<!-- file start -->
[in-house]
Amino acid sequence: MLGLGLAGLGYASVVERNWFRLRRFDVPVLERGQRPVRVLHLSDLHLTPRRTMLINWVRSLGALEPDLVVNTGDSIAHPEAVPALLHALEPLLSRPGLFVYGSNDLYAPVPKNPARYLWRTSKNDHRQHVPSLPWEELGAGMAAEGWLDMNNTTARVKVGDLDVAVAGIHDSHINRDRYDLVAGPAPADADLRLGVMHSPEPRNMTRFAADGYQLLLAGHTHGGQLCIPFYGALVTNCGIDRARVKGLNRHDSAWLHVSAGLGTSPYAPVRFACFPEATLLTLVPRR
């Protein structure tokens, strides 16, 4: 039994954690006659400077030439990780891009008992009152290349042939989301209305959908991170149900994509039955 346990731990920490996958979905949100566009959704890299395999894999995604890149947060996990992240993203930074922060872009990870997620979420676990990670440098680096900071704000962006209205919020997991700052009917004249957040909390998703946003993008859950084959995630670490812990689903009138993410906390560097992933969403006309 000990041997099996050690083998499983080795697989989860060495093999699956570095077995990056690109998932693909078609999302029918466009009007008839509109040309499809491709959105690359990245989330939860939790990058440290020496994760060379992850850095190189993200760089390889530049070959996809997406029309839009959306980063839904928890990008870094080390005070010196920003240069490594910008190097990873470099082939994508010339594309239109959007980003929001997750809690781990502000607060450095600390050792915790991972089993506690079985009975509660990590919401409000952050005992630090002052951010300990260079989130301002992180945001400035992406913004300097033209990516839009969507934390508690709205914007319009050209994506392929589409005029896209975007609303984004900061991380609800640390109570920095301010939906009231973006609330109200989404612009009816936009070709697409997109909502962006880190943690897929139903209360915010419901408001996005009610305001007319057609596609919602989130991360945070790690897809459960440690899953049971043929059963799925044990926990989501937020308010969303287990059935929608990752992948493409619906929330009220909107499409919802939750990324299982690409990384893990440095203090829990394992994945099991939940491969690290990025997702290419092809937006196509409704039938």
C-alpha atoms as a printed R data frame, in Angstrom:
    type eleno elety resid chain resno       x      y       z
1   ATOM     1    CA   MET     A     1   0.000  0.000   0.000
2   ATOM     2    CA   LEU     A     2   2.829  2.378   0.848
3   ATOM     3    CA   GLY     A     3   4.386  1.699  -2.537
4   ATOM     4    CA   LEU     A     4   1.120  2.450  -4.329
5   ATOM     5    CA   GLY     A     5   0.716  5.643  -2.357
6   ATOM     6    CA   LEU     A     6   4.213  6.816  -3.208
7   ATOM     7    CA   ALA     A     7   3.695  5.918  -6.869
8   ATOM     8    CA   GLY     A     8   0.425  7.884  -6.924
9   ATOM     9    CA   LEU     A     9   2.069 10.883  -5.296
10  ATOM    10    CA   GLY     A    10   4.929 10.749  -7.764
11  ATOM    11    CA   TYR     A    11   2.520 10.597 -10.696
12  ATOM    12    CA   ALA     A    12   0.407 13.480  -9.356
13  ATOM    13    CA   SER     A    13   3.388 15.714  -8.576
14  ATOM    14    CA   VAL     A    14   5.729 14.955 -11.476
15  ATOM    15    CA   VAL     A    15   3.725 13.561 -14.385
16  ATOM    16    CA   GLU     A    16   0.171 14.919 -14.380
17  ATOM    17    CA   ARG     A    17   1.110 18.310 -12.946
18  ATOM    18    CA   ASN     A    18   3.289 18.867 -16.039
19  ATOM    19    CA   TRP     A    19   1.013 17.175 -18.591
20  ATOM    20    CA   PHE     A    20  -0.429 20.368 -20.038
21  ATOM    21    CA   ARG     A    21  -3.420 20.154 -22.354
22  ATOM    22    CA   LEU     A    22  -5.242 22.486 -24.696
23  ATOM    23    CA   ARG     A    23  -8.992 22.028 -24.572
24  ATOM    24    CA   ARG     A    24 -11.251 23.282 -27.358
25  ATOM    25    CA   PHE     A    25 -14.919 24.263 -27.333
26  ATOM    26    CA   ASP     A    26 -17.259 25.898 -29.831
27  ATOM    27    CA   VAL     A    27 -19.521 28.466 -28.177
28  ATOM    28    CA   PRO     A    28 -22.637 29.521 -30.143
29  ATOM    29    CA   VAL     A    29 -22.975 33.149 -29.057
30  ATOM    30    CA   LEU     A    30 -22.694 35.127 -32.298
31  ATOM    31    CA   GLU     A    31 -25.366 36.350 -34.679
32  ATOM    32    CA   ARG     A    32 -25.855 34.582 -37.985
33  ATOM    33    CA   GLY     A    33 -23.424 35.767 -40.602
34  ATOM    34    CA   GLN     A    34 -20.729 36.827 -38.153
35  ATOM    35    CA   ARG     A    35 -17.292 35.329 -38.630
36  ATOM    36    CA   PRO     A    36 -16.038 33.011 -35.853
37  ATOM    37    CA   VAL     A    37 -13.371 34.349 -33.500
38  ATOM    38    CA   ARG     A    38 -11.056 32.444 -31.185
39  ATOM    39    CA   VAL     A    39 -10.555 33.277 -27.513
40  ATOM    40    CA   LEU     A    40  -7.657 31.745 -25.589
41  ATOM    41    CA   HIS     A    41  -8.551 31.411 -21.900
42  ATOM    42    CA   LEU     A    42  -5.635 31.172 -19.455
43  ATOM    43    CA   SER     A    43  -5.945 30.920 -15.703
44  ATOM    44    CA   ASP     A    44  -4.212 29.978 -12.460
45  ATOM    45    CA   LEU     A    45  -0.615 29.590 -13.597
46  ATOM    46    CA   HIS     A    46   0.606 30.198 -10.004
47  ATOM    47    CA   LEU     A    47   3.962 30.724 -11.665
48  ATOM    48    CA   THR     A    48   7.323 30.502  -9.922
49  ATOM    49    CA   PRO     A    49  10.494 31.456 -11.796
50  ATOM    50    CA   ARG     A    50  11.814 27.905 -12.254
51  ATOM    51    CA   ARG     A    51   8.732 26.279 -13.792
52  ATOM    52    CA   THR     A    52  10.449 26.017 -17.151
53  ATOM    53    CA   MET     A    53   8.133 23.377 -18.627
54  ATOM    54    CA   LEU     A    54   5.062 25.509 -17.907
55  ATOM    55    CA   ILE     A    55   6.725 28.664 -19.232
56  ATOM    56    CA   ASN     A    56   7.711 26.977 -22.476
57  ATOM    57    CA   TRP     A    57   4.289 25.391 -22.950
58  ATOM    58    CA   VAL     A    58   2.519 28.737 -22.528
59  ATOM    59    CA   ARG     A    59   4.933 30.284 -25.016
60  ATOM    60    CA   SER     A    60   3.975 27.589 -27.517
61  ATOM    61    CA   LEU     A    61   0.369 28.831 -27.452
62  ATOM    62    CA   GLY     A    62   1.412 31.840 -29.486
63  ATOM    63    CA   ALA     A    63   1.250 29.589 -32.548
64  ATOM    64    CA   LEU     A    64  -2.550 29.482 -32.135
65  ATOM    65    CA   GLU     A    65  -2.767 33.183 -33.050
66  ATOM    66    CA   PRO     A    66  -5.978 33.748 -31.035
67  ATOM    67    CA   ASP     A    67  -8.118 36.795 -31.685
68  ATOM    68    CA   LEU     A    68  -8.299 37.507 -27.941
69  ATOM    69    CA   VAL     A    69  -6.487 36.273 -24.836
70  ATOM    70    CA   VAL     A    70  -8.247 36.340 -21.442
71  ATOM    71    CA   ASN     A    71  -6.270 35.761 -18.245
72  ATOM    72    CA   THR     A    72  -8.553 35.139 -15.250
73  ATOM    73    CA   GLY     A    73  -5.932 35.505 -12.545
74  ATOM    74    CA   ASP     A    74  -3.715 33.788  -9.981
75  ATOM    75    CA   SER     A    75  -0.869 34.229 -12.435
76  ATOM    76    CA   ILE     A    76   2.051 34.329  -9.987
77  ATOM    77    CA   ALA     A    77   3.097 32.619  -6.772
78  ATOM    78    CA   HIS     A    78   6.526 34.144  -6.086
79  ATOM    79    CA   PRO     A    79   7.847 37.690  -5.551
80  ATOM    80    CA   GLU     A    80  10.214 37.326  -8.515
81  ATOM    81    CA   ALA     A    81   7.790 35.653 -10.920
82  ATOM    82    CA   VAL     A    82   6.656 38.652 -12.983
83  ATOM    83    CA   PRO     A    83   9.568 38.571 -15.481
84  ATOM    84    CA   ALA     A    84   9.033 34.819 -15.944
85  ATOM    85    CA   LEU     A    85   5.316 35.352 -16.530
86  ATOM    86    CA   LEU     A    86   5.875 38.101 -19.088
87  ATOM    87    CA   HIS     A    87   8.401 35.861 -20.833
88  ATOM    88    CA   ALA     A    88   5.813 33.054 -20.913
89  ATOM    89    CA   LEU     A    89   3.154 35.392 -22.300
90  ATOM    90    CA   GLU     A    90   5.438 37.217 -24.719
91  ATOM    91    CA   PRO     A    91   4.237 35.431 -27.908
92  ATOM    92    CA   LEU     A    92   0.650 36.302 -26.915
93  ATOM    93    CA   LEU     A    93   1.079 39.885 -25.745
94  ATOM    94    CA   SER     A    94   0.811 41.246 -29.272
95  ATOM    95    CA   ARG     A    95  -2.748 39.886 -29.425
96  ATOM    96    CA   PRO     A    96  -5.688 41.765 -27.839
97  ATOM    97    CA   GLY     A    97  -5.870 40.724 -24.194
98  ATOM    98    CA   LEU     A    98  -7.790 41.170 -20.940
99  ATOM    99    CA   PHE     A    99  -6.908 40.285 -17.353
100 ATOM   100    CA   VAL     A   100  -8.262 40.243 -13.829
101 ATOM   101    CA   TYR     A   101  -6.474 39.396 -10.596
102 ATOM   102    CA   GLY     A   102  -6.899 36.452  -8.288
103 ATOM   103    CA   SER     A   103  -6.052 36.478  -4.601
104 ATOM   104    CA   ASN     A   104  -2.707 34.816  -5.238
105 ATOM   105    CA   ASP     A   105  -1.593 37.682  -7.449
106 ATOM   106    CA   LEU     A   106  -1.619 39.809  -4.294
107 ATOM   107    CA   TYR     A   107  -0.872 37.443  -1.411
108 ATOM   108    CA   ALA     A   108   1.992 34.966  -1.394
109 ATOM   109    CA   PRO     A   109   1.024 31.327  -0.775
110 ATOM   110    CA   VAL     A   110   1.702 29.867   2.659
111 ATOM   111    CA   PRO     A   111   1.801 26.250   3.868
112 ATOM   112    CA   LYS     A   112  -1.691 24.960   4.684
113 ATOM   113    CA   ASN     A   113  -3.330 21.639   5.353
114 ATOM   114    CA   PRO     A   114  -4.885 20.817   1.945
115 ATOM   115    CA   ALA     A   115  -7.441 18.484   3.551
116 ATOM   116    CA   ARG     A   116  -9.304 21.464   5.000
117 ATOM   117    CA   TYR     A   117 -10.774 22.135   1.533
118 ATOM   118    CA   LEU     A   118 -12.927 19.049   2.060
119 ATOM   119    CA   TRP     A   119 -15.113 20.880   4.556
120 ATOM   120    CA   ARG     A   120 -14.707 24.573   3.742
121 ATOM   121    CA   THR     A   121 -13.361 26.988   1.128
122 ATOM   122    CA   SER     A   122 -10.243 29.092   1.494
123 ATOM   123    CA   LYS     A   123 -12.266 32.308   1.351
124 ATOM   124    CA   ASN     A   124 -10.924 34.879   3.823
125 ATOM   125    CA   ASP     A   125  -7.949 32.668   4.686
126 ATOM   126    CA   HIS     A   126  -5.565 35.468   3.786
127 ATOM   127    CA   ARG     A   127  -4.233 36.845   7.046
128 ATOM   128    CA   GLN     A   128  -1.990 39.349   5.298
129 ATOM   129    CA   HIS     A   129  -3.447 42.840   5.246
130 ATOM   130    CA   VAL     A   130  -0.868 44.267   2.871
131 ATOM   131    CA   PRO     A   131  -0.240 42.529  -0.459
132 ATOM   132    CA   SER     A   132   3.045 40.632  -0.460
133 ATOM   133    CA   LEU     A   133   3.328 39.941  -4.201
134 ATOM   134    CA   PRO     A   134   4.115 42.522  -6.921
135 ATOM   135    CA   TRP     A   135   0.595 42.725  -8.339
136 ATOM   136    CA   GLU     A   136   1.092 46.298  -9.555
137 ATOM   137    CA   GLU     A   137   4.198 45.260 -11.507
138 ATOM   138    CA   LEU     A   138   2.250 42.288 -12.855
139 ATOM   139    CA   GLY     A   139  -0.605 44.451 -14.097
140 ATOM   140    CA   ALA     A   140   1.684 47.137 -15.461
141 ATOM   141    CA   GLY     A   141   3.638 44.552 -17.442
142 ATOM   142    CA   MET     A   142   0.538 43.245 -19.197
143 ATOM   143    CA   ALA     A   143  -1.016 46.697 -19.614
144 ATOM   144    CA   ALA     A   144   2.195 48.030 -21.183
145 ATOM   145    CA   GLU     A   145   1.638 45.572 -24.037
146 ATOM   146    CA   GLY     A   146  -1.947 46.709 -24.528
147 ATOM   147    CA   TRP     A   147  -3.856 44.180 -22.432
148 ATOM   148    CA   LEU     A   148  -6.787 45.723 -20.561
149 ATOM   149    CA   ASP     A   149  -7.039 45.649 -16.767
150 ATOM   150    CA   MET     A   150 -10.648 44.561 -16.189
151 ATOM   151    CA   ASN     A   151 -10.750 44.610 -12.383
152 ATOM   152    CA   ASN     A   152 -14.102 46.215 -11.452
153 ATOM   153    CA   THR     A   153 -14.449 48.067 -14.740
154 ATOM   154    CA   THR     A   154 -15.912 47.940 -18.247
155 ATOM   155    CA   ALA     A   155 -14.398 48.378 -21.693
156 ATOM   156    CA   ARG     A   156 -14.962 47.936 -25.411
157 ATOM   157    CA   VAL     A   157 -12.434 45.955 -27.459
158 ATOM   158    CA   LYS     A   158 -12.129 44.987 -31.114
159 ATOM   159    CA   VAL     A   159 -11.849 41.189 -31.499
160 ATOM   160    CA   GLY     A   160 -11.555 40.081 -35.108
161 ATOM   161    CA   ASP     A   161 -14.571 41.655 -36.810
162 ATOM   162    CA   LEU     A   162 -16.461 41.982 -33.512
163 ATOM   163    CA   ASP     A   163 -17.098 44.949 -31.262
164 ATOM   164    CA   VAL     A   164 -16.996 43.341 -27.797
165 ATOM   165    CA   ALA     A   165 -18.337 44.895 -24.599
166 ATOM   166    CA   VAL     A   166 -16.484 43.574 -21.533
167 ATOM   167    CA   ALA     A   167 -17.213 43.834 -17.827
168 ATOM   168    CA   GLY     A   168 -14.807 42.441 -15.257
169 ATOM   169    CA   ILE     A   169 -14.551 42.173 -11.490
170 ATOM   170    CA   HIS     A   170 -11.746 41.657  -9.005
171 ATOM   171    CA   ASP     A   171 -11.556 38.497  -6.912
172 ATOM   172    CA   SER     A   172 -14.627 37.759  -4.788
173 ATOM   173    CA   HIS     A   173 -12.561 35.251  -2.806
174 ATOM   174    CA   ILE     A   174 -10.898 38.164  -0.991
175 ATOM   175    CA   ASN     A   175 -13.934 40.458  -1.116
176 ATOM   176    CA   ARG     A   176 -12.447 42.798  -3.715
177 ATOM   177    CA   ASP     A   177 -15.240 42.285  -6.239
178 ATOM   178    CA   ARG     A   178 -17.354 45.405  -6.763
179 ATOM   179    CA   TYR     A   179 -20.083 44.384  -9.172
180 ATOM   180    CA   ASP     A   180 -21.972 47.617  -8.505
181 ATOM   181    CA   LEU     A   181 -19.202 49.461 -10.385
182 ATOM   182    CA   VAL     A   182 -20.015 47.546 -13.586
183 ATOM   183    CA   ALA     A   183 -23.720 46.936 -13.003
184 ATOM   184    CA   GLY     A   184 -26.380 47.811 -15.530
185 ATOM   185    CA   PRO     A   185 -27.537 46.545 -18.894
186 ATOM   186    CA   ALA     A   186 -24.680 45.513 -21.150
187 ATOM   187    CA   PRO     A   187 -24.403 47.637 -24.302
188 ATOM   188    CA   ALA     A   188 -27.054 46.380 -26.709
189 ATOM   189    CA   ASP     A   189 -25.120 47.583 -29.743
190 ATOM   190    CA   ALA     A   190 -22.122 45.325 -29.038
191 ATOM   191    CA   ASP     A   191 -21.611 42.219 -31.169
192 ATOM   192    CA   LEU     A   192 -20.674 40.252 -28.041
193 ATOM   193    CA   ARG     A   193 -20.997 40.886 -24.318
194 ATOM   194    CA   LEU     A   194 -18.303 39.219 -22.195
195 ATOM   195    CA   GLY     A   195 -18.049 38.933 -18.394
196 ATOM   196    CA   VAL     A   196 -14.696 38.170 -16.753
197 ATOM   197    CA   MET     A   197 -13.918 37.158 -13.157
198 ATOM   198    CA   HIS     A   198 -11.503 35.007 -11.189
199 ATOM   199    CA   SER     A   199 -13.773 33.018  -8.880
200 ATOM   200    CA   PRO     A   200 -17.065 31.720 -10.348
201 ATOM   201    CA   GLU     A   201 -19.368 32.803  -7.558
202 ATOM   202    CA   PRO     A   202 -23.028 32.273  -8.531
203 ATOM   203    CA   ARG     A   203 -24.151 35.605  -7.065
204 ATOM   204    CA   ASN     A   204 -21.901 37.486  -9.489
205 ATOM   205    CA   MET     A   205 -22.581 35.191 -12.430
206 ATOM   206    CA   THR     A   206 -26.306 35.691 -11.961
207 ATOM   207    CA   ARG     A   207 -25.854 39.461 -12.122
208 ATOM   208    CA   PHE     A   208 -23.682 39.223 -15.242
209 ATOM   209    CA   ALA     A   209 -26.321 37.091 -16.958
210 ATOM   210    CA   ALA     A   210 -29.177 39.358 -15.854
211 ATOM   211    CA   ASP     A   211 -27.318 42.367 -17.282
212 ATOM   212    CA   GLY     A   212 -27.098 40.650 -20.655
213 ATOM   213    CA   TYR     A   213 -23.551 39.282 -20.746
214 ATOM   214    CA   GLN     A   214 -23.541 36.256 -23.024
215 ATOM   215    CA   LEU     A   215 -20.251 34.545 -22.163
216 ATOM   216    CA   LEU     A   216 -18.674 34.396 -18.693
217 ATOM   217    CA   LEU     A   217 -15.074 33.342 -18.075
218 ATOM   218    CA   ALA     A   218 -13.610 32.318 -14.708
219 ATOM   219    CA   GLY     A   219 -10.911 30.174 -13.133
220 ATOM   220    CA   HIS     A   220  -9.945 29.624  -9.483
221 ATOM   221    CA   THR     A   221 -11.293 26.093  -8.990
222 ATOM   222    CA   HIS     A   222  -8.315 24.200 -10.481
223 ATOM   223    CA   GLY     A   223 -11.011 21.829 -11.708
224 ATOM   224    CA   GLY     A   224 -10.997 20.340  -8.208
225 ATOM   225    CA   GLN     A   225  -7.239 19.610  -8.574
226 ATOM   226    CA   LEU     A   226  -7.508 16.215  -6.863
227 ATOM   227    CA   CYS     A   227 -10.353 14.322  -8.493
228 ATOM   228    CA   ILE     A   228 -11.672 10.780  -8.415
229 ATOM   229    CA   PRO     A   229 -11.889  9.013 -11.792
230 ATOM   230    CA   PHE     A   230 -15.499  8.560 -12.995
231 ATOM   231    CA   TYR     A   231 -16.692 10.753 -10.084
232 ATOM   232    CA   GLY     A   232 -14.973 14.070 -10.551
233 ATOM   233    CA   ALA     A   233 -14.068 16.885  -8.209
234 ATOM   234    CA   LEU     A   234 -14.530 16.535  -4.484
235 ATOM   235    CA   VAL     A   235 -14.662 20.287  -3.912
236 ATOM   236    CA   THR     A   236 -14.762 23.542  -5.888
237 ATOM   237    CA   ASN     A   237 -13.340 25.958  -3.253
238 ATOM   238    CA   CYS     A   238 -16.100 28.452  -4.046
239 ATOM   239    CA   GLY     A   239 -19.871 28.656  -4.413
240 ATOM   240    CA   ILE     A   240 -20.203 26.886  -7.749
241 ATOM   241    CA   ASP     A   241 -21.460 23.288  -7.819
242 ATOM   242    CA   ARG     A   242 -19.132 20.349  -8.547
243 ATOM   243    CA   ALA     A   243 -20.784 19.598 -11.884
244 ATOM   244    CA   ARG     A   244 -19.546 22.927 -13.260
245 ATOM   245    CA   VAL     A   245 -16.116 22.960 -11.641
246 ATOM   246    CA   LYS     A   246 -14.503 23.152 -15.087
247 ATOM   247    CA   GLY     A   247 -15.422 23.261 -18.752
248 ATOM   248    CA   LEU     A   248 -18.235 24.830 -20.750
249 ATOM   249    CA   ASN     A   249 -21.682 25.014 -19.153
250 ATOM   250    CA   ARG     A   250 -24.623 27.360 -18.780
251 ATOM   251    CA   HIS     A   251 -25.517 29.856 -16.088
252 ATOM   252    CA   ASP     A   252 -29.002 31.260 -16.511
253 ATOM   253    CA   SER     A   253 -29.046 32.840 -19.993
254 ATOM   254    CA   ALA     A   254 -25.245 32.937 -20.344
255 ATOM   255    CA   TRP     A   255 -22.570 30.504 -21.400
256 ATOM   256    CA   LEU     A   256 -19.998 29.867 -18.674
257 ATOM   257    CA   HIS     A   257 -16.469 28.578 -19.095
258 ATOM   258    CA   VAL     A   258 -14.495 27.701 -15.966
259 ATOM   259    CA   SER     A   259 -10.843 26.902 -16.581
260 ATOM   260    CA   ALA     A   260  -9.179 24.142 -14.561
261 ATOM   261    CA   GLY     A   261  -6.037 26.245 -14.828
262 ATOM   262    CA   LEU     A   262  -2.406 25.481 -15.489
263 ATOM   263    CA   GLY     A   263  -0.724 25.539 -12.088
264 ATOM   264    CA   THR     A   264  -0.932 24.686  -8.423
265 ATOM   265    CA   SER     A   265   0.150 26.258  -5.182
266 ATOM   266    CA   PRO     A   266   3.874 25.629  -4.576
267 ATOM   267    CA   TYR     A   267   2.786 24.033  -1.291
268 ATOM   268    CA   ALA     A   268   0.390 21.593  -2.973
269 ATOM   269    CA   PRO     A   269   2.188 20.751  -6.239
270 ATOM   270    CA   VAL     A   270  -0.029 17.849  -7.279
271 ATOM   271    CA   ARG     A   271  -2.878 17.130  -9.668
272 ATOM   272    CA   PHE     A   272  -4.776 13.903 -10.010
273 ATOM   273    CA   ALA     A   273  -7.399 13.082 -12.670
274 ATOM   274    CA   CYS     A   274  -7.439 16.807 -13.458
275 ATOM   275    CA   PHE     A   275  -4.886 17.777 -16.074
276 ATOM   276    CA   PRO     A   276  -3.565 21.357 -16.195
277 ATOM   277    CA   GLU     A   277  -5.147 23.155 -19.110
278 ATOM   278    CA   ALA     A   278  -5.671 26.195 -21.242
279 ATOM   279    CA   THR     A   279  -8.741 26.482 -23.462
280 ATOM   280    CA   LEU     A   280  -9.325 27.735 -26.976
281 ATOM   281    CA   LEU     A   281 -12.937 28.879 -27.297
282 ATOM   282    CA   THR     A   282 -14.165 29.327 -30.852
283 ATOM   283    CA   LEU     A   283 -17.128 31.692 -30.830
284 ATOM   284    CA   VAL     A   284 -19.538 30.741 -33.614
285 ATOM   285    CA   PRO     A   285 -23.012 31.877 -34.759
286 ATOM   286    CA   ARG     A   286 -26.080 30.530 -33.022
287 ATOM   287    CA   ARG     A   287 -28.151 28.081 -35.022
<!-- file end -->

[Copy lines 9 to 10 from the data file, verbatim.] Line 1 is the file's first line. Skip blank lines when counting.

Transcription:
4   ATOM     4    CA   LEU     A     4   1.120  2.450  -4.329
5   ATOM     5    CA   GLY     A     5   0.716  5.643  -2.357